Jeff co-founded the Weather Underground in 1995 while working on his Ph.D. He flew with the NOAA Hurricane Hunters from 1986-1990.
By: Dr. Jeff Masters , 9:31 AM GMT on November 19, 2005
Dr. Masters was nice enough to write you all a blog entry before he left for vacation. Enjoy what he wrote along with a Gamma Update below.
Message from Dr. Masters
It's probably premature to talk about this, since we may still see more tropical storms this season, but was this year's total of 24 Atlantic tropical storms really a record? It is almost certainly a record for the number of storms since the year 1944. That was the year that the U.S. began flying regular long-range aircraft reconnaissance missions over the Atlantic to detect tropical storms far out over the ocean. According to Dr. Chris Landsea's paper, A Climatology of Intense Atlantic Hurricanes, only a very few short-lived tropical storms that formed far out over the open Atlantic were missed by these aircraft missions or ships plying the shipping lanes between Europe and North America. Beginning 1960, weather satellites gave us full coverage of all the ocean areas, and it is unlikely we missed any tropical storms after then. Looking at the tracks for the 2005 hurricane season, only Tropical Storm Lee may have been short-lived enough to not be detected by aircraft and ships. Similar examinations of the hurricane tracks of storms from the past ten years yields an average of perhaps one storm per year that may have been missed. However, for the period 1851-1910, the Atlantic Hurricane Database Re-analysis Project estimates that the number of missed tropical storms and hurricanes for the 1851-85 era is on the order of 0-6 per year and on the order of 0-4 per year for the period of 1886 to 1910. (The higher detection for the latter period is due to increased ship traffic, larger populations along the coastlines and more meteorological measurements being taken.) There were no years in the the 1851-1885 period with more than 12 tropical storms. But 1887 had 19 tropical storms, so there is a small chance that 1887 tied 2005 with 23 storms if the maximum of four missed storms occurred.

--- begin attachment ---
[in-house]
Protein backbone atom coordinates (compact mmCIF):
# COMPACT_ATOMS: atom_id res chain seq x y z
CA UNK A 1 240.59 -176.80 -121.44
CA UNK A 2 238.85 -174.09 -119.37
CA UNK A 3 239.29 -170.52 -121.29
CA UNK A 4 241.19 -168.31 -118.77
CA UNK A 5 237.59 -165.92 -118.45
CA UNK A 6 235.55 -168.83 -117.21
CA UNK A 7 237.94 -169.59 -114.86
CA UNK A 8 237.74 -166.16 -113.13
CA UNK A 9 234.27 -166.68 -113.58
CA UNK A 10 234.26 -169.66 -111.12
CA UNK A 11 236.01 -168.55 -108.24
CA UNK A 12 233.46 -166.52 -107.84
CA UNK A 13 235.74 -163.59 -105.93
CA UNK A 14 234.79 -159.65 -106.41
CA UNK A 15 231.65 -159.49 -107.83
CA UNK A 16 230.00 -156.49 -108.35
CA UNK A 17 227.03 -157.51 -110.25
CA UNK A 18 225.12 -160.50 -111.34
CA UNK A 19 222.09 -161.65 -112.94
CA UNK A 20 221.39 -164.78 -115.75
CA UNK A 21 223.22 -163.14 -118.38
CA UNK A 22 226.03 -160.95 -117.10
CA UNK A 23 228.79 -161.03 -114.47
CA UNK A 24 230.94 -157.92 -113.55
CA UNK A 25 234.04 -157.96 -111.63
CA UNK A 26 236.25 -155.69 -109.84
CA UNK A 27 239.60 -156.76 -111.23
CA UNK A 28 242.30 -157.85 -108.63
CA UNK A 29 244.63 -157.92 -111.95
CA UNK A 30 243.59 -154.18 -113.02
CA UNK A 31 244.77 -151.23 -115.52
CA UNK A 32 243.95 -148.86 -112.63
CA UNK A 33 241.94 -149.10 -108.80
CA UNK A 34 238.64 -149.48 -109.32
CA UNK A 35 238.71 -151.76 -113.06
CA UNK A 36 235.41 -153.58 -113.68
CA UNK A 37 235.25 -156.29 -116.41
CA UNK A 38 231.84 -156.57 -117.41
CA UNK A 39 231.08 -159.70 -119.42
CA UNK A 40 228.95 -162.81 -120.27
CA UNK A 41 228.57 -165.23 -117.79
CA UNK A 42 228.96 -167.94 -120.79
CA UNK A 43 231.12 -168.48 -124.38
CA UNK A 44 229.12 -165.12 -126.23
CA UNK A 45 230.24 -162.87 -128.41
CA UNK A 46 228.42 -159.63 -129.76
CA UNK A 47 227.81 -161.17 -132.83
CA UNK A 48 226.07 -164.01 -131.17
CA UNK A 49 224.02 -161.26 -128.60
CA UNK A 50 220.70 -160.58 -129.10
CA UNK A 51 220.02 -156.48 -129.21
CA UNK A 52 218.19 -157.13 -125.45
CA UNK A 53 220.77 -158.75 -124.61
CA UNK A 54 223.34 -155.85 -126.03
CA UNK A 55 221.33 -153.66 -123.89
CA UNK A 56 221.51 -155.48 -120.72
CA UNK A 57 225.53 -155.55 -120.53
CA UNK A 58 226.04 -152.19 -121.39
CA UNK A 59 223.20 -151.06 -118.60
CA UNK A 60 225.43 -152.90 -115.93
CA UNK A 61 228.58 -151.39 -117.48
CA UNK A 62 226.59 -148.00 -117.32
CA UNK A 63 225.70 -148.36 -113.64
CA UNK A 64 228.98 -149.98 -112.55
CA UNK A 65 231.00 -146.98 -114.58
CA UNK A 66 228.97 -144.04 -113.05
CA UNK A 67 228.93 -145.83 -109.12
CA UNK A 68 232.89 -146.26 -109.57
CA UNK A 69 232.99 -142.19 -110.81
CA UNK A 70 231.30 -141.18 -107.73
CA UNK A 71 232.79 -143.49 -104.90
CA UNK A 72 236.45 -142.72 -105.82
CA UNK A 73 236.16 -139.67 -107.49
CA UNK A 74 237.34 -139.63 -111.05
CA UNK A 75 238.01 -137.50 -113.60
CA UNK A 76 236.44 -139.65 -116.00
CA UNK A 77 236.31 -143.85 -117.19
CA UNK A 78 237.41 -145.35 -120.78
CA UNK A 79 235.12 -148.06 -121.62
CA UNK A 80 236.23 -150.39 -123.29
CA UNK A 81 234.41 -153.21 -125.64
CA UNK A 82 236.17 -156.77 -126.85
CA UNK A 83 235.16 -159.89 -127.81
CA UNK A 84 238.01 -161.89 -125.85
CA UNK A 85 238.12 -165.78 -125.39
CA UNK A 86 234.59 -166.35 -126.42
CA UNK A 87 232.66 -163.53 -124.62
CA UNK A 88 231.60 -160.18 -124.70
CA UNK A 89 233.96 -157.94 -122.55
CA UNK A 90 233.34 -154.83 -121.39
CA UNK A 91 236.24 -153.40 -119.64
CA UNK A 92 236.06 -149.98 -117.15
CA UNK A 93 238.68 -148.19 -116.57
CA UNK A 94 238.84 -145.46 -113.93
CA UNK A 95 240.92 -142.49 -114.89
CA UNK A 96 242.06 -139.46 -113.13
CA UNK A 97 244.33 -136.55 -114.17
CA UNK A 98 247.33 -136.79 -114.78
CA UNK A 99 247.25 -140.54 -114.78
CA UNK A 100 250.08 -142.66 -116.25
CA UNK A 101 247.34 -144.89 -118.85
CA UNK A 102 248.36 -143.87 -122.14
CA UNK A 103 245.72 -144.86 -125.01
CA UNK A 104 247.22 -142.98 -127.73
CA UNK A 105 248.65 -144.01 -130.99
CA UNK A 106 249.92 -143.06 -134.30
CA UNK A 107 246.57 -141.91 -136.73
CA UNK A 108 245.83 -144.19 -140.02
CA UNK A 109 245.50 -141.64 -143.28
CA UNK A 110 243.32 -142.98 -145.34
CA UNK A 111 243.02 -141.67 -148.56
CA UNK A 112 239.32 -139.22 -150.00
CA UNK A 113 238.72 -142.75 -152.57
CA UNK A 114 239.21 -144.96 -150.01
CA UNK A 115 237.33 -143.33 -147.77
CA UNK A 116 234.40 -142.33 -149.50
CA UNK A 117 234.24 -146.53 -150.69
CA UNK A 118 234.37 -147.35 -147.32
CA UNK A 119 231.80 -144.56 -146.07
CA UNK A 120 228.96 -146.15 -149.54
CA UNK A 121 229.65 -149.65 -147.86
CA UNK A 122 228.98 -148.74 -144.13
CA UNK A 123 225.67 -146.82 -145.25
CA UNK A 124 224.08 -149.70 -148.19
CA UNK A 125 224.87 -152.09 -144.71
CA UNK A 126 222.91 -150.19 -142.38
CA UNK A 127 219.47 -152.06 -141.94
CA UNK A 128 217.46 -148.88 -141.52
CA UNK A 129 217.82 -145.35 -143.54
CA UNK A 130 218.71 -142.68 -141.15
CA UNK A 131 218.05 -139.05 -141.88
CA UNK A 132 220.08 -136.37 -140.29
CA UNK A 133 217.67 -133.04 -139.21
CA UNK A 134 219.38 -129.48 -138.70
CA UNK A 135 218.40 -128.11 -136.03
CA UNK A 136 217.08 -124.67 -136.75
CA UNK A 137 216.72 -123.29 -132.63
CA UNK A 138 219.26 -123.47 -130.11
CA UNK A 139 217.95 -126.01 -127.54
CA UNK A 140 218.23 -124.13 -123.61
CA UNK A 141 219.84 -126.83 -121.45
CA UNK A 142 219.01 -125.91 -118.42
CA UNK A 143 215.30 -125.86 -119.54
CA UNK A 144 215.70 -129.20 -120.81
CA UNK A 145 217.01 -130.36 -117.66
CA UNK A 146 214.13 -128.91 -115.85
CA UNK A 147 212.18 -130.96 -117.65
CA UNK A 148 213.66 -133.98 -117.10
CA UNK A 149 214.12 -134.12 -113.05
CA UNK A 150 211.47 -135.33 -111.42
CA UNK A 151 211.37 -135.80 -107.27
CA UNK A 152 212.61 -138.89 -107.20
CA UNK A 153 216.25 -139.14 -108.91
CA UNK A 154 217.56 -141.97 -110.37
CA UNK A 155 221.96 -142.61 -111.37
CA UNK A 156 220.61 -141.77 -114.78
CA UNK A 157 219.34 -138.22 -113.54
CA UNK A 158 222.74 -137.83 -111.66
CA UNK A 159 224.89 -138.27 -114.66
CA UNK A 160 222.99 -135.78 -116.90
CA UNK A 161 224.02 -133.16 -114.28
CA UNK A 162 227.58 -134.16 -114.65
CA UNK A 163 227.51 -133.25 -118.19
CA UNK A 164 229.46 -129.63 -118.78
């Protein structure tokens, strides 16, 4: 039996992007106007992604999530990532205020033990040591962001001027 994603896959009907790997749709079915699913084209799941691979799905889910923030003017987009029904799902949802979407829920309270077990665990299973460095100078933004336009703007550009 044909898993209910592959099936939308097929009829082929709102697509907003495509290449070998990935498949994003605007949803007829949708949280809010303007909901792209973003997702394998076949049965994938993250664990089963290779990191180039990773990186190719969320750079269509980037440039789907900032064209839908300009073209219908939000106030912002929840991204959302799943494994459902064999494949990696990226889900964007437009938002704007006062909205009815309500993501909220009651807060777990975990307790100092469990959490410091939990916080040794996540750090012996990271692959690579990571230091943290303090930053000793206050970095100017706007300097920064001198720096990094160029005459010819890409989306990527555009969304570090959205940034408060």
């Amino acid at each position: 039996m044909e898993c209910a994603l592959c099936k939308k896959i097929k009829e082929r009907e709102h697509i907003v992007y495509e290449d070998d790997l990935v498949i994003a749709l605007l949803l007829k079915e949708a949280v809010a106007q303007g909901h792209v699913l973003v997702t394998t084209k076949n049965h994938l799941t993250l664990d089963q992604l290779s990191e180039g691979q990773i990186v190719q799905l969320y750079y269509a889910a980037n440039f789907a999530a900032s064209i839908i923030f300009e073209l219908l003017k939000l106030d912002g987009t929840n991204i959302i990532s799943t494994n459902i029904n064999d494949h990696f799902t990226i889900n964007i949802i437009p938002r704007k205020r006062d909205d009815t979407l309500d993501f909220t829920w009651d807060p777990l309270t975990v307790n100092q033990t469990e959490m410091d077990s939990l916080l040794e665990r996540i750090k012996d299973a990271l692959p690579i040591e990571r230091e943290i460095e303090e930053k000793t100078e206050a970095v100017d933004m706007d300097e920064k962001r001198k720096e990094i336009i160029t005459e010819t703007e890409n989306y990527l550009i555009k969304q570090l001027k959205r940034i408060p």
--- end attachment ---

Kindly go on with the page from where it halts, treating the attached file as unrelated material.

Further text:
Figure 1. Tracks for all 2005 Atlantic tropical cyclones.
During the 1910-1944 era, there is one other year that might have challenged 2005 for the record number of storms--1933, when 21 tropical storms formed. If we assume that increased ship traffic since the 1886-1910 era resulted in 0-3 tropical storms being missed during 1933, there is a 25% chance that 1933 bested 2005 for the busiest season on record, if a full three storms went undetected. Hurricanes are much harder to hide than tropical storms, though, since hurricanes last longer and typically have long tracks that multiple ships will encounter. Thus, it is likely that this year's tally of 13 hurricanes is unmatched since 1851. There were only 10 hurricanes in 1933, and 11 in 1887.
So in conclusion, the 23 storms and 13 hurricanes observed in 2005 were both very probably records for the post-1850 time period for the Atlantic. There may have been years before 1851 that had greater levels of activity, as the emerging science of paleotempestology is attempting to discover.
Satellite imagery showed an increase in convection north of the storm's center early, but has since decreased once again. The storm center was located at 16.9N 86.2W at 1 a.m. EST with sustained winds at 45 mph. This is 140 miles east-southeast of Belize City.
High pressure north of the storm is expected to weaken, allowing a trough currently over the Plains to sweep the storm on a more northern course. Some strengthening of the system is possible, but wind shear is still high so any further intensification will be limited.
Figure 2. Computer models for Tropical Storm Gamma.
A couple of the (GFS and UKMET) are out to lunch, keeping the storm system in the western Caribbean and dissipating it. The latest run of the GFDL has trended more to the east, keeping the system's center off the Yucatan Peninsula, tracking it over western Cuba and through the Florida Straits. As far as Florida, this model run takes the storm farther south than the run earlier on Friday.
The NHC official forecast trends toward the GFL as the BAM model appears to be too far to the west, taking the storm over the Yucatan Peninsula.
Tropical Storm Warnings have been posted for the coast of Belize where heavy rainfall is also expected. Warnings are also in effect for the eastern coast of the Yucatan Peninsula and the Bay Islands of Honduras.
I will be back later Saturday with another update.
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